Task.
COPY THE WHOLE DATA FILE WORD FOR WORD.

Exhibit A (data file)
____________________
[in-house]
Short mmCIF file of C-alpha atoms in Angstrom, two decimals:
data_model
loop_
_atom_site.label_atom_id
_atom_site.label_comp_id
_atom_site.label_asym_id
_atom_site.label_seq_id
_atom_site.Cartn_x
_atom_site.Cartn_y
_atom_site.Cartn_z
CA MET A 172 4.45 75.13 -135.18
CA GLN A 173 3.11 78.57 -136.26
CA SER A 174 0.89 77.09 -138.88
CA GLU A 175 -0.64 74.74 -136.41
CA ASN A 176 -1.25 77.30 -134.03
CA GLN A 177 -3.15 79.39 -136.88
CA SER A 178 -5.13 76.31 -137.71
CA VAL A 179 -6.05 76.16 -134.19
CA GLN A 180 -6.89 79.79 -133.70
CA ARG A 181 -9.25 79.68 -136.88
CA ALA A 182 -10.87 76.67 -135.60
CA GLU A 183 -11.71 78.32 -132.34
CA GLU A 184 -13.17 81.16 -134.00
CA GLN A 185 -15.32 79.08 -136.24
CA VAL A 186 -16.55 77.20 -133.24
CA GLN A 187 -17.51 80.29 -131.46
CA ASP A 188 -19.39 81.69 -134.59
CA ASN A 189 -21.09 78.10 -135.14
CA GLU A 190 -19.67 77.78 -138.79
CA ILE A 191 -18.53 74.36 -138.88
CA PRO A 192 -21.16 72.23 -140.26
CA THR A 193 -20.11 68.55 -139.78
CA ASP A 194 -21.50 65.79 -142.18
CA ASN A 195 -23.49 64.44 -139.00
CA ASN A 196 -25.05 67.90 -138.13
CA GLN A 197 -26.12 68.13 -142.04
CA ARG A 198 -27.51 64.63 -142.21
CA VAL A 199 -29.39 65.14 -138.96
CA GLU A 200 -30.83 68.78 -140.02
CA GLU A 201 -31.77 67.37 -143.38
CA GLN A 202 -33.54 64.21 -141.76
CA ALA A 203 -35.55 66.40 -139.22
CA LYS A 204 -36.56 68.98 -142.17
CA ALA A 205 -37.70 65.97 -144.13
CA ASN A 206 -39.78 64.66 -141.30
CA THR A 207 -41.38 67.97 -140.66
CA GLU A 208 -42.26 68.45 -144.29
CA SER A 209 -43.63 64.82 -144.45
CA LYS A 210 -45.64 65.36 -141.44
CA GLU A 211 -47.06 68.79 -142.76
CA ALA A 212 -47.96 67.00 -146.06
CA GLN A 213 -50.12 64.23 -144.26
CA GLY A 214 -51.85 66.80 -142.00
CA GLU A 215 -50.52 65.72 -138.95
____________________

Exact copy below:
[in-house]
Short mmCIF file of C-alpha atoms in Angstrom, two decimals:
data_model
loop_
_atom_site.label_atom_id
_atom_site.label_comp_id
_atom_site.label_asym_id
_atom_site.label_seq_id
_atom_site.Cartn_x
_atom_site.Cartn_y
_atom_site.Cartn_z
CA MET A 172 4.45 75.13 -135.18
CA GLN A 173 3.11 78.57 -136.26
CA SER A 174 0.89 77.09 -138.88
CA GLU A 175 -0.64 74.74 -136.41
CA ASN A 176 -1.25 77.30 -134.03
CA GLN A 177 -3.15 79.39 -136.88
CA SER A 178 -5.13 76.31 -137.71
CA VAL A 179 -6.05 76.16 -134.19
CA GLN A 180 -6.89 79.79 -133.70
CA ARG A 181 -9.25 79.68 -136.88
CA ALA A 182 -10.87 76.67 -135.60
CA GLU A 183 -11.71 78.32 -132.34
CA GLU A 184 -13.17 81.16 -134.00
CA GLN A 185 -15.32 79.08 -136.24
CA VAL A 186 -16.55 77.20 -133.24
CA GLN A 187 -17.51 80.29 -131.46
CA ASP A 188 -19.39 81.69 -134.59
CA ASN A 189 -21.09 78.10 -135.14
CA GLU A 190 -19.67 77.78 -138.79
CA ILE A 191 -18.53 74.36 -138.88
CA PRO A 192 -21.16 72.23 -140.26
CA THR A 193 -20.11 68.55 -139.78
CA ASP A 194 -21.50 65.79 -142.18
CA ASN A 195 -23.49 64.44 -139.00
CA ASN A 196 -25.05 67.90 -138.13
CA GLN A 197 -26.12 68.13 -142.04
CA ARG A 198 -27.51 64.63 -142.21
CA VAL A 199 -29.39 65.14 -138.96
CA GLU A 200 -30.83 68.78 -140.02
CA GLU A 201 -31.77 67.37 -143.38
CA GLN A 202 -33.54 64.21 -141.76
CA ALA A 203 -35.55 66.40 -139.22
CA LYS A 204 -36.56 68.98 -142.17
CA ALA A 205 -37.70 65.97 -144.13
CA ASN A 206 -39.78 64.66 -141.30
CA THR A 207 -41.38 67.97 -140.66
CA GLU A 208 -42.26 68.45 -144.29
CA SER A 209 -43.63 64.82 -144.45
CA LYS A 210 -45.64 65.36 -141.44
CA GLU A 211 -47.06 68.79 -142.76
CA ALA A 212 -47.96 67.00 -146.06
CA GLN A 213 -50.12 64.23 -144.26
CA GLY A 214 -51.85 66.80 -142.00
CA GLU A 215 -50.52 65.72 -138.95